As Britain’s political parties prepare for the upcoming general election, trade, particularly in the aftermath of Brexit, will be one of several key issues on the agenda. However, it is vital that whoever is tasked with forming a government does not side-line human rights in favour of trade.

Commitments to the promotion of internationally recognised human rights, including the right to freedom of religion or belief (FoRB) were made as the UK sought re-election to the UN Human Rights Council (HRC) in 2016. The UK is due to step down from the HRC at the end of 2019, but bilateral negotiations with states around the world post-Brexit will continue to present valuable opportunities for the UK to play a leading role in the promotion of FoRB and other human rights at a global level.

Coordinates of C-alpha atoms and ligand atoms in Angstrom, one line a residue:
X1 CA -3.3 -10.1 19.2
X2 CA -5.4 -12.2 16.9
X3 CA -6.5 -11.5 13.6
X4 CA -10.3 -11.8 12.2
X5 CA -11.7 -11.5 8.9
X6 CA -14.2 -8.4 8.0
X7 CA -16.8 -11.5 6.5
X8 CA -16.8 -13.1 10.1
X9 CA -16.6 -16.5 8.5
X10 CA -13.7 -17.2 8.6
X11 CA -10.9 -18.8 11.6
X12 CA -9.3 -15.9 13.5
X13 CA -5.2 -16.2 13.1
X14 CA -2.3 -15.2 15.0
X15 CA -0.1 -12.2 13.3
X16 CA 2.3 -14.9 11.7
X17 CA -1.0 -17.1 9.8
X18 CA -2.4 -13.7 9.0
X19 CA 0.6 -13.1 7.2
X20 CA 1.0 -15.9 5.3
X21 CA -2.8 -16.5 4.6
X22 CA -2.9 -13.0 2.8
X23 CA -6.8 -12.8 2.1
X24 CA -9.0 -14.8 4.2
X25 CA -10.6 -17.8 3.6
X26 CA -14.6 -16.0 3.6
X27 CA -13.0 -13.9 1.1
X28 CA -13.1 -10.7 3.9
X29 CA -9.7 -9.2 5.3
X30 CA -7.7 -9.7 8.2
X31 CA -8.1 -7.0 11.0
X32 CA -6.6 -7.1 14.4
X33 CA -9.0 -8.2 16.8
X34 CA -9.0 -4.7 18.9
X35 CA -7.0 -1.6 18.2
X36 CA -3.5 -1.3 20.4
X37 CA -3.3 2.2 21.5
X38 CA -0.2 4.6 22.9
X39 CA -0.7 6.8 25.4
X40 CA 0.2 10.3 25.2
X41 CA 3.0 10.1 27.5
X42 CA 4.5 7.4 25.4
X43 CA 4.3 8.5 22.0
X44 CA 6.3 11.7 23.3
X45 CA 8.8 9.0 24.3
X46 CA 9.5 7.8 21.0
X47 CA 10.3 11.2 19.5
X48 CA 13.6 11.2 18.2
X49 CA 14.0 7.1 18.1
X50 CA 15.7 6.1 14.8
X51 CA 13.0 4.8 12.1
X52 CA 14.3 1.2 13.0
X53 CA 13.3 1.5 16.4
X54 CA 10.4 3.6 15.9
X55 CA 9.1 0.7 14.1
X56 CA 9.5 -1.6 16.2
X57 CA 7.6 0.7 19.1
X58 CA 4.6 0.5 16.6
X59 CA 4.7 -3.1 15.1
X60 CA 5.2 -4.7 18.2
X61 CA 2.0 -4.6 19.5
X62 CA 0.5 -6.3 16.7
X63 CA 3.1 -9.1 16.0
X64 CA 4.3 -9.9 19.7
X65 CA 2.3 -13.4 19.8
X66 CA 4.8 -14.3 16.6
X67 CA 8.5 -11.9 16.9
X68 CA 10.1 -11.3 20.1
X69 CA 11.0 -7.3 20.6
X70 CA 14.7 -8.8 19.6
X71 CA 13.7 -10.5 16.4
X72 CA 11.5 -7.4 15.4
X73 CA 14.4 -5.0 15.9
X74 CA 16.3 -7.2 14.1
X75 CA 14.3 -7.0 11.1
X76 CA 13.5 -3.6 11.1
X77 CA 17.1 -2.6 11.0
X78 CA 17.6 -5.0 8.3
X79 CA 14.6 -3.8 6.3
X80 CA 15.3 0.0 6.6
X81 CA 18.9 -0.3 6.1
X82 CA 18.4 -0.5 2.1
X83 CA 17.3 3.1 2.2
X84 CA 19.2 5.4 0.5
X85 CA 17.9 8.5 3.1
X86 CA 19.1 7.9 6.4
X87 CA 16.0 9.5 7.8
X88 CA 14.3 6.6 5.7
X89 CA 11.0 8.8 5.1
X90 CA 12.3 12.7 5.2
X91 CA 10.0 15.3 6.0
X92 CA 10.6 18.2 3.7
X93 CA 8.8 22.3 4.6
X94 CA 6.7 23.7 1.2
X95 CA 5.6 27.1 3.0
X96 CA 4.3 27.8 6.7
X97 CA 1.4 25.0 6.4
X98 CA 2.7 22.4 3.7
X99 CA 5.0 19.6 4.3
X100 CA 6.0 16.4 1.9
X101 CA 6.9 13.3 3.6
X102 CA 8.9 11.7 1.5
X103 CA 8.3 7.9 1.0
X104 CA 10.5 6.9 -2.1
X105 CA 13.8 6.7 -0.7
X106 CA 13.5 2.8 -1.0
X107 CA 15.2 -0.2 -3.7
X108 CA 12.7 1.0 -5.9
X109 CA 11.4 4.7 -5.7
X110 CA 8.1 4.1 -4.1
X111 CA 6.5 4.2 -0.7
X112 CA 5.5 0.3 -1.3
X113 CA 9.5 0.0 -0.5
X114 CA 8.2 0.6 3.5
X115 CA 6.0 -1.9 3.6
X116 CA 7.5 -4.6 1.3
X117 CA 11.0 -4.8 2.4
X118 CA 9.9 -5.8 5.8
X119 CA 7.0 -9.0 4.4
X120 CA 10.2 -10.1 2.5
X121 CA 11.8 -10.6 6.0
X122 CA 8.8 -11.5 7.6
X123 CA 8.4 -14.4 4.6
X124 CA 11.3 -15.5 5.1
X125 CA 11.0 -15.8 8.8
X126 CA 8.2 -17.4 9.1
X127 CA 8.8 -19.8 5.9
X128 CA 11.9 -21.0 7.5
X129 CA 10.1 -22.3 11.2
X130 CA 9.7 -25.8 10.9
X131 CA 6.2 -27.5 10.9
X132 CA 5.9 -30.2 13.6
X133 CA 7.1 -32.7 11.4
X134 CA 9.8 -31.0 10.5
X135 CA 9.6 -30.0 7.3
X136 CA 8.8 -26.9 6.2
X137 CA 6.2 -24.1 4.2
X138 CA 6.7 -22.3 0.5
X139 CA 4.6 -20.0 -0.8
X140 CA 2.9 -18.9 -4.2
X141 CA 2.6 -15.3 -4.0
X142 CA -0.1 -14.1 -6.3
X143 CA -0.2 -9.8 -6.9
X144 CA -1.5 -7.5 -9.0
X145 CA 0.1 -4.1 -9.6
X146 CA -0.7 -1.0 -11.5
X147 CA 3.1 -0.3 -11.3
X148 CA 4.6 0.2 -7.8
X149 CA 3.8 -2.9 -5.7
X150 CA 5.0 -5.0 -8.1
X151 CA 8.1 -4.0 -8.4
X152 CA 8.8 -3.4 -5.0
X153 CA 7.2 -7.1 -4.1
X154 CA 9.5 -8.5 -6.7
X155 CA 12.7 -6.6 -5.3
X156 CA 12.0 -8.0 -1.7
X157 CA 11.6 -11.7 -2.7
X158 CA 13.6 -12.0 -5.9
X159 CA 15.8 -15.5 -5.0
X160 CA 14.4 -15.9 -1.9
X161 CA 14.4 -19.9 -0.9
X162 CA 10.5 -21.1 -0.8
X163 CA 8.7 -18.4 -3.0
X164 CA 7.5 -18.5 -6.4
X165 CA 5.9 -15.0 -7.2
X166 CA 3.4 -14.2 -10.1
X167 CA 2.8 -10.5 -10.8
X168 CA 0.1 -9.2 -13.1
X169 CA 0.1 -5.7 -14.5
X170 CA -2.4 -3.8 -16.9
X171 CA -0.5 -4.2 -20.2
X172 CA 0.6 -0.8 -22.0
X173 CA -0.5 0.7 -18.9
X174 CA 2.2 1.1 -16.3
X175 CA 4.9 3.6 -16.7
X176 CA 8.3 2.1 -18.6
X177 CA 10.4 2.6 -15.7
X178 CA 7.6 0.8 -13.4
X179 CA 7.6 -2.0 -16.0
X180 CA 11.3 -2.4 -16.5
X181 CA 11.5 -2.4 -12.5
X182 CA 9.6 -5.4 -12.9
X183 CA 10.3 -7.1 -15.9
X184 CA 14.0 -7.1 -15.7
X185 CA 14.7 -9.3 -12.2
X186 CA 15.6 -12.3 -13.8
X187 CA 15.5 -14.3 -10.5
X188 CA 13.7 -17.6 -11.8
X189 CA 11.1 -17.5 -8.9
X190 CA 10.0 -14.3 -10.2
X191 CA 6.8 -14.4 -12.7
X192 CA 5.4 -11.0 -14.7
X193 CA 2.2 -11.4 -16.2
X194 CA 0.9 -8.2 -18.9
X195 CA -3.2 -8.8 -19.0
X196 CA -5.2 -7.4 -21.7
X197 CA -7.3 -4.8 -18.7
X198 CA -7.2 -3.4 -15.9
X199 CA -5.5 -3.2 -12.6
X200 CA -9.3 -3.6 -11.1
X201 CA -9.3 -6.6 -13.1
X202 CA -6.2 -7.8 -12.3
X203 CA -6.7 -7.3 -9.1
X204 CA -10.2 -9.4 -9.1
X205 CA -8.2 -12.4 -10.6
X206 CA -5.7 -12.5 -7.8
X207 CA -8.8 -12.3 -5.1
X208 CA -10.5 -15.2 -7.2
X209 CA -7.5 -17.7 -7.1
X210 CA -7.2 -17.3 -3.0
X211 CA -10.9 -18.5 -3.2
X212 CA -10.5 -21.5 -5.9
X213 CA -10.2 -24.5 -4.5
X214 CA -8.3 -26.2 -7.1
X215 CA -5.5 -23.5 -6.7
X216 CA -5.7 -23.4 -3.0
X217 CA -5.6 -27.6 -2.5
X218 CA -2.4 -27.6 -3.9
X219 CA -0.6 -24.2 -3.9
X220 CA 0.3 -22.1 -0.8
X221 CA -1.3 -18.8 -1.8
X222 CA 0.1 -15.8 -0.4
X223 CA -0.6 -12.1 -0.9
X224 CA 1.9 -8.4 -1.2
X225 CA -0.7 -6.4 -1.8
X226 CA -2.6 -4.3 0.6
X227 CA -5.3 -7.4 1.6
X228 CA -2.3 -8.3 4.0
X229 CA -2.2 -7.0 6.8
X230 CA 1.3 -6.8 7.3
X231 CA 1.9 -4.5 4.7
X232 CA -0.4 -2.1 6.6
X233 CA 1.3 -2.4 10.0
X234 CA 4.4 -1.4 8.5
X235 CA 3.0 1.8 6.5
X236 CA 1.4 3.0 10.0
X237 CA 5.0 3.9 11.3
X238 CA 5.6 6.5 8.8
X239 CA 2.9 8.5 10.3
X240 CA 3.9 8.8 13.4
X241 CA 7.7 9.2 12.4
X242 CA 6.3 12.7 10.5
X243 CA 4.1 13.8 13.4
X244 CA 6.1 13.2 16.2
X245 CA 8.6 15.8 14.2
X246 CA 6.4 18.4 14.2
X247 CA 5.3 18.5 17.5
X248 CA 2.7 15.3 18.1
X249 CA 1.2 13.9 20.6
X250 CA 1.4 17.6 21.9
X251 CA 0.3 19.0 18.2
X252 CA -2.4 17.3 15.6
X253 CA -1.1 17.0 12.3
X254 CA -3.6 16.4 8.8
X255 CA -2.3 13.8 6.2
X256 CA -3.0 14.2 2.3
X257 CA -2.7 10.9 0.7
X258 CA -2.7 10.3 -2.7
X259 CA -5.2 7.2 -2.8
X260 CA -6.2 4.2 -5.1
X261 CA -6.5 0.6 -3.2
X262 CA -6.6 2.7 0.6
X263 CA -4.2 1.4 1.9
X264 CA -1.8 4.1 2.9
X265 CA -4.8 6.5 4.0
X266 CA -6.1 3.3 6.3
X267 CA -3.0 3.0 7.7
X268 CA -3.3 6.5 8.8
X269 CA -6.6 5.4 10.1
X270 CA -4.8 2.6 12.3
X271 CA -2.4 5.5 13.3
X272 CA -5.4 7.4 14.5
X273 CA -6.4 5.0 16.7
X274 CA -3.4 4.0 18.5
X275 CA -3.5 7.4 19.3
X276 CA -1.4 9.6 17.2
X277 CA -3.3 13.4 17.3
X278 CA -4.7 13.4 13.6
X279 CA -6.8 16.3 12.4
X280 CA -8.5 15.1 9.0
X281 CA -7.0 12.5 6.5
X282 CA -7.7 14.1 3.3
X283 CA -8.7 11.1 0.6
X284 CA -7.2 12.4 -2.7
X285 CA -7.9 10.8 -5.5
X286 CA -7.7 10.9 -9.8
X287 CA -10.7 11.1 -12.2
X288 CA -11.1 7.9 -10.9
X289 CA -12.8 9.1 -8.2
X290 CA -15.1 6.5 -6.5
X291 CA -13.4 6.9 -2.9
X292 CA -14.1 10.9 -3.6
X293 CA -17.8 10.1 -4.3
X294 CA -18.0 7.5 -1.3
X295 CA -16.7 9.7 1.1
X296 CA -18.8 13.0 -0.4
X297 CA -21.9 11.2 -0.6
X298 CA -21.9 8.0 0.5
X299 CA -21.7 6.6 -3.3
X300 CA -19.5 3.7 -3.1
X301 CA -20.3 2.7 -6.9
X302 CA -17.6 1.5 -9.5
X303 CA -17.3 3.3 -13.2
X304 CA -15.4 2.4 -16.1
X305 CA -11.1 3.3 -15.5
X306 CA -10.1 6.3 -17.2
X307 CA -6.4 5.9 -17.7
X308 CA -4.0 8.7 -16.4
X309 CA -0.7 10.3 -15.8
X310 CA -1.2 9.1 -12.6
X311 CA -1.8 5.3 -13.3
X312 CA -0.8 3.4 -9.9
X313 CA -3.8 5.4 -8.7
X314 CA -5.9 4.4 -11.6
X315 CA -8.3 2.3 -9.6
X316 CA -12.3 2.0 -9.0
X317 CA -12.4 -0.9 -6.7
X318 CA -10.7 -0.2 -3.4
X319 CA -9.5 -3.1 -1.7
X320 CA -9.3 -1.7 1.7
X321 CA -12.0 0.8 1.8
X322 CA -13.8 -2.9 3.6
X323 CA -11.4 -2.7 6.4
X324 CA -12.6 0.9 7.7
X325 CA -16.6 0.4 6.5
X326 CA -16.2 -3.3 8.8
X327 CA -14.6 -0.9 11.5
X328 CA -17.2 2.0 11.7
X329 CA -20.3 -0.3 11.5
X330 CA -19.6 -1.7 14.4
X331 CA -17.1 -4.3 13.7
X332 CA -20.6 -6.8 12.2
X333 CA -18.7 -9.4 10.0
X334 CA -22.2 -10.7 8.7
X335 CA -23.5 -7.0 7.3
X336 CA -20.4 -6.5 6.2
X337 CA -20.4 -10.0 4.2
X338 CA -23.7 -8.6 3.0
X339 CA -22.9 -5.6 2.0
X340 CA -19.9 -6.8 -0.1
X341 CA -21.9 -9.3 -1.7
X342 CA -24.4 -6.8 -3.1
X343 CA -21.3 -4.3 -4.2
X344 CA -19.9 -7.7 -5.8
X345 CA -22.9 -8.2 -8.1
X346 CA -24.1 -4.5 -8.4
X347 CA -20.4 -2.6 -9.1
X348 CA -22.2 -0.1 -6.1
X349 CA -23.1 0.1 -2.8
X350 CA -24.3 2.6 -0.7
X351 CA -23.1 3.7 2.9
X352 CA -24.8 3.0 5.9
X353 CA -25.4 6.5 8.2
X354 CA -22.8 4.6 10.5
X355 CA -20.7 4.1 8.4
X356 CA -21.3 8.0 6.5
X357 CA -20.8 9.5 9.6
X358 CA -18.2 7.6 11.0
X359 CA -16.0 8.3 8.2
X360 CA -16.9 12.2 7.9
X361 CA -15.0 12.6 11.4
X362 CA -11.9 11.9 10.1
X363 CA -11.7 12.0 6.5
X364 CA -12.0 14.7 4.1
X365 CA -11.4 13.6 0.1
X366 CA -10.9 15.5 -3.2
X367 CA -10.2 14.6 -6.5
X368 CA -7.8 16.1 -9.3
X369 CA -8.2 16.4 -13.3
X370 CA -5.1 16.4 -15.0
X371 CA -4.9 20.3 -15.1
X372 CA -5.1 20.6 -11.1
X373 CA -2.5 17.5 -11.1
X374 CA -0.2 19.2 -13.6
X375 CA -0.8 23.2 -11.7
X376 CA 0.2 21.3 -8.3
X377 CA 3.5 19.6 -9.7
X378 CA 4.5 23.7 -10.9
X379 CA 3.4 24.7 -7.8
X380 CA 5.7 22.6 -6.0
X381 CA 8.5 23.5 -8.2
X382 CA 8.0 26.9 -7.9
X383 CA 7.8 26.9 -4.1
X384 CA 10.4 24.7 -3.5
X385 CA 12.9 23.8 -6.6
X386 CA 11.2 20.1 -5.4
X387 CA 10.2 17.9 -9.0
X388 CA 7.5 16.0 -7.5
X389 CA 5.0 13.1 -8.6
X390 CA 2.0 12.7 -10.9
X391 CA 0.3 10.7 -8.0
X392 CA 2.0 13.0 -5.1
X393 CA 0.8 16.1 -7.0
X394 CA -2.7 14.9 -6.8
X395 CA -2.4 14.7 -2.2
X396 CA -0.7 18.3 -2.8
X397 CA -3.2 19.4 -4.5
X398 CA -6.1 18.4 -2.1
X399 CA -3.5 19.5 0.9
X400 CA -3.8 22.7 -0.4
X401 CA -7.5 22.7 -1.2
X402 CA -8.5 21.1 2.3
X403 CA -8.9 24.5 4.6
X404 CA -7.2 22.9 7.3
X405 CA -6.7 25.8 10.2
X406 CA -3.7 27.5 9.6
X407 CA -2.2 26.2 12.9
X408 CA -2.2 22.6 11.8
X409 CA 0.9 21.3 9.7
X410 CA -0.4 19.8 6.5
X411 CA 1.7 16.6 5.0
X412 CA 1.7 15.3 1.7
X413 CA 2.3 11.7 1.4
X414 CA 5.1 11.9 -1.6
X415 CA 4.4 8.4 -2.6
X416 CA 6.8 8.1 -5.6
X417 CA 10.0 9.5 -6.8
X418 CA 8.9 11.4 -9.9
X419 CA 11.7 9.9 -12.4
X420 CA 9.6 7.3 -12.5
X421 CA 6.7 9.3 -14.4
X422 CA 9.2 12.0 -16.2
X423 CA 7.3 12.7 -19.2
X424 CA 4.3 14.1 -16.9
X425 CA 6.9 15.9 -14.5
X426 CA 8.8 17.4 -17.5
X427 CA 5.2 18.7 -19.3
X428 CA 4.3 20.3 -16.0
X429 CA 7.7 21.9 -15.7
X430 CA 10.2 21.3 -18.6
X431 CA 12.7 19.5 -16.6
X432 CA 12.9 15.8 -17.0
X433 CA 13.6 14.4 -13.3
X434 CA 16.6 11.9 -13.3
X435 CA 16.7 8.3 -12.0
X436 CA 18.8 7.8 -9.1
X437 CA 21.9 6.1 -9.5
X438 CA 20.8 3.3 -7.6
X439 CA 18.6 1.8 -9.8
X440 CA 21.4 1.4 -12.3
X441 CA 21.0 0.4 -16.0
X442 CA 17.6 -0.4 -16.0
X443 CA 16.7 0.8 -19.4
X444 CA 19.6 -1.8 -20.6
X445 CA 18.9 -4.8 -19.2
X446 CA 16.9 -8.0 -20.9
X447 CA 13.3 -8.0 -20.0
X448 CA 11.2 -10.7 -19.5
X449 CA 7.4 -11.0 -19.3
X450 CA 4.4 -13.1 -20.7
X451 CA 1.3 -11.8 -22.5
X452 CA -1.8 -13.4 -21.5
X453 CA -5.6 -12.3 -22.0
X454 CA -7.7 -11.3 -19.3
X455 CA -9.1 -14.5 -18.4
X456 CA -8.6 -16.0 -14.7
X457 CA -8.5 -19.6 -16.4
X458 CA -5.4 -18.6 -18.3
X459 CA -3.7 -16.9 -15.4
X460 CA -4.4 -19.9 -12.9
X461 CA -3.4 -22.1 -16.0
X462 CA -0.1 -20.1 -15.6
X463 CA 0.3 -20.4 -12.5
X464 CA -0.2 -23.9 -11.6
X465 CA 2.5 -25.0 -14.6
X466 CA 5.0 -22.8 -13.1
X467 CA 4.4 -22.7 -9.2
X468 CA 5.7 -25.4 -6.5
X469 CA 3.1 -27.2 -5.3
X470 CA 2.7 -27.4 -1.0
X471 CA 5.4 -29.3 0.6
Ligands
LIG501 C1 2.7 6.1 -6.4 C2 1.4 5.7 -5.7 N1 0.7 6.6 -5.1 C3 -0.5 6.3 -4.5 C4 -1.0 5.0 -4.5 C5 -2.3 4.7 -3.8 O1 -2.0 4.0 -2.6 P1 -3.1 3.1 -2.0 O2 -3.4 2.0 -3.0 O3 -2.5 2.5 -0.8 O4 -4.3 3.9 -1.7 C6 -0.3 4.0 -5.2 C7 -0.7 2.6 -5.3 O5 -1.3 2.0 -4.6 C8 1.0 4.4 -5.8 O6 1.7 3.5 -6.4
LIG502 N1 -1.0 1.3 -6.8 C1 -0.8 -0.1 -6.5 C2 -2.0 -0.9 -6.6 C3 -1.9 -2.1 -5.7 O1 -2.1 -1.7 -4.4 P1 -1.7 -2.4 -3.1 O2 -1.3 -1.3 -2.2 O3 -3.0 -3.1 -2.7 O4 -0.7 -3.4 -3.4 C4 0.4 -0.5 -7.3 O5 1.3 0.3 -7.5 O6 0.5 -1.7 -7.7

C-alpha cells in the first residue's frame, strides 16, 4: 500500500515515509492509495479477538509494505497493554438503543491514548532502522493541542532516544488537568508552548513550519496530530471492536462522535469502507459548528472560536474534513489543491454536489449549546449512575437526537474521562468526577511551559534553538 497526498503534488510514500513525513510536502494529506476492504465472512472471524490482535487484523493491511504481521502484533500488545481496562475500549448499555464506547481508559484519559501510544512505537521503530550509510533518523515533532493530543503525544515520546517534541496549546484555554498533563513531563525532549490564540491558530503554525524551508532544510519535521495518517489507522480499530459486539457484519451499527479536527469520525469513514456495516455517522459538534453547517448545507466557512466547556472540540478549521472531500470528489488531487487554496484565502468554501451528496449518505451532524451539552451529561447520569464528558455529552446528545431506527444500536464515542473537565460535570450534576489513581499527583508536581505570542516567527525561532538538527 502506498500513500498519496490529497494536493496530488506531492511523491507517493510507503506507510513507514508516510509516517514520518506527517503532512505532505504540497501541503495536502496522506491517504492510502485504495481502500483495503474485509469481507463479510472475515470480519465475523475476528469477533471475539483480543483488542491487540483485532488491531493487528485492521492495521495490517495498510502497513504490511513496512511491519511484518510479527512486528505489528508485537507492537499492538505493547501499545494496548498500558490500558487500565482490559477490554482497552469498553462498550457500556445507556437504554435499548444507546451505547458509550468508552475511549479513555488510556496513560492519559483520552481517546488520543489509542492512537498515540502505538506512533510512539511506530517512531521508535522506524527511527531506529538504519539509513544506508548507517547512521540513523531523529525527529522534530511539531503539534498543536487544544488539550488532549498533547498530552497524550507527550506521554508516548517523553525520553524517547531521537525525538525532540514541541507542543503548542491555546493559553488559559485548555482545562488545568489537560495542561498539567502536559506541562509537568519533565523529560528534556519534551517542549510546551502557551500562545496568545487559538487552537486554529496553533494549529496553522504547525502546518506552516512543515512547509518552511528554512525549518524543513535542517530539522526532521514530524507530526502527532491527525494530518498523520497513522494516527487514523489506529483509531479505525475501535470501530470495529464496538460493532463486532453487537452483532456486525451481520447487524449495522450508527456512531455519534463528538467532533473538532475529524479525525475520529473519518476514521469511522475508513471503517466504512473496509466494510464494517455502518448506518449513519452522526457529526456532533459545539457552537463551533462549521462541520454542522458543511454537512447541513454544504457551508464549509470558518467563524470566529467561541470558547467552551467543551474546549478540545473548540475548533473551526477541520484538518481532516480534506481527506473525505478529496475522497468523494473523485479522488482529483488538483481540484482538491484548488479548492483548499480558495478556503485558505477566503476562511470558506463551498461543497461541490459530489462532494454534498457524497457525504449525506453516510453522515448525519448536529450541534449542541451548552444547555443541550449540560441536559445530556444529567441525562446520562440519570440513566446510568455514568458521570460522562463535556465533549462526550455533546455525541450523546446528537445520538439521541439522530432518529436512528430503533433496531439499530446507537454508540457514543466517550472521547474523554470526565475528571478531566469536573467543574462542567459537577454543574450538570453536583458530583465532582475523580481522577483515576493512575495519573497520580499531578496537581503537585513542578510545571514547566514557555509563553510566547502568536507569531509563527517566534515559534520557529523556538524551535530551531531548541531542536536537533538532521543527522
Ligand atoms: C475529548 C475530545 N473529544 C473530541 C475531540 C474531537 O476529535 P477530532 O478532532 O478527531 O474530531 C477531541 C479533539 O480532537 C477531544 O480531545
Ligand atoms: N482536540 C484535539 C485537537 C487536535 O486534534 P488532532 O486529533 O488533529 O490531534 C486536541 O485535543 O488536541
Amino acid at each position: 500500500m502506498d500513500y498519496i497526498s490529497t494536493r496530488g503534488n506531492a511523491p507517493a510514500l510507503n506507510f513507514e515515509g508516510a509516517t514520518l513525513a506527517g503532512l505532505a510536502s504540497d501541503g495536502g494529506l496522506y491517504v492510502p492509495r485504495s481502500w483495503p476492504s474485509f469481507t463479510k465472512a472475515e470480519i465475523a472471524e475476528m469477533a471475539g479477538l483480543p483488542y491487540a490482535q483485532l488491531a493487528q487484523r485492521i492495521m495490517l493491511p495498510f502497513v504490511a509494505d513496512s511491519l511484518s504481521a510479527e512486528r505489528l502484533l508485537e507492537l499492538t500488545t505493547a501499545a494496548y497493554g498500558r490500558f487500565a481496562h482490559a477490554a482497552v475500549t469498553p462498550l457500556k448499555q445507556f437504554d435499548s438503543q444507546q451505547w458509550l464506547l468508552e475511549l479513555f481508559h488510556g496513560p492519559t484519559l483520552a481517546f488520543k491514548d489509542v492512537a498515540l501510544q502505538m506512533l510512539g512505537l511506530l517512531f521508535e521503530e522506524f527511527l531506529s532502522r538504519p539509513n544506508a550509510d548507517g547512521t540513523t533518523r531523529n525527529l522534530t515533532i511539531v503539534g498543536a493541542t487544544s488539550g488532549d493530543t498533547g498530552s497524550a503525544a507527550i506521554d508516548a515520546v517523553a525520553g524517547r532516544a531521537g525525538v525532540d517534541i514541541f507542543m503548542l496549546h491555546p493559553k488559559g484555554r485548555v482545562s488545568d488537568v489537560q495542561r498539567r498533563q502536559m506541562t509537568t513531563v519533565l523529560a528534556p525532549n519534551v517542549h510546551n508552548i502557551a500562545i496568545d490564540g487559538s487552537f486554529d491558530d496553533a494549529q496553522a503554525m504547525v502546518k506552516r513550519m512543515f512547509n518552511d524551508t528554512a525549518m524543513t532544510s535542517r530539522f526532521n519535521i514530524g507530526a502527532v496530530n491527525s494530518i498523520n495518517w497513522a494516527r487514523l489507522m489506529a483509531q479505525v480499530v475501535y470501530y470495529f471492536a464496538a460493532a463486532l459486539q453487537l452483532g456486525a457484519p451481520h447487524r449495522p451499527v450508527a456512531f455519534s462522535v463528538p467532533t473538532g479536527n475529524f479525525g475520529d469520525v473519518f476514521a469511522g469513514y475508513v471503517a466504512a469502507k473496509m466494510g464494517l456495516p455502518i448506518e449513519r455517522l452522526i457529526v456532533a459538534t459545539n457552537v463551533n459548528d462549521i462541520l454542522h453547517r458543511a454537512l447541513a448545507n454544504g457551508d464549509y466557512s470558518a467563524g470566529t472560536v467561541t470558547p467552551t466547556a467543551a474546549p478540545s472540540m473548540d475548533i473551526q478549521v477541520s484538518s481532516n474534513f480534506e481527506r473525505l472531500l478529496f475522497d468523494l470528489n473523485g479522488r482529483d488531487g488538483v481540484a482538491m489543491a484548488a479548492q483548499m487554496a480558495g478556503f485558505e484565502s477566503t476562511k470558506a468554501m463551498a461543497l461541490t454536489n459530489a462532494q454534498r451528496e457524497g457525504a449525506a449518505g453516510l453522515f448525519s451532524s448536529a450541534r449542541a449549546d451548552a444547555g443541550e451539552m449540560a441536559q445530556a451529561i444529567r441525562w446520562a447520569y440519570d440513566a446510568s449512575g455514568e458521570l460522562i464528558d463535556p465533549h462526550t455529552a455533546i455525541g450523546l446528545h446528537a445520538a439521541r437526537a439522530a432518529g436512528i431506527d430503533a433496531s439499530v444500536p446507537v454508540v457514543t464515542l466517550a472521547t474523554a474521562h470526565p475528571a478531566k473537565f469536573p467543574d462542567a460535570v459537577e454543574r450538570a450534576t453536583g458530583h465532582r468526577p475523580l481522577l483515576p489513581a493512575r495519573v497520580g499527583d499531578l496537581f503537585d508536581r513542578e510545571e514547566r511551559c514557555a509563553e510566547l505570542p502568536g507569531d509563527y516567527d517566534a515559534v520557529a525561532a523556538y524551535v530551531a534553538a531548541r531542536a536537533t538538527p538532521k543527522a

During the process of leaving the European Union (EU), the UK will seek to establish new trading relationships with countries around the world, and it is imperative that the elected government does not shy away from open and frank discussion about safeguarding human rights. 

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Why Faith Actors are Essential to Promoting Religious Tolerance: a Guest Blog from Lord Ahmad of Wimbledon

The international community marks Human Rights Day on 10 December, the day on which the Universal Declaration of Human Rights (UDHR) was adopted in 1948.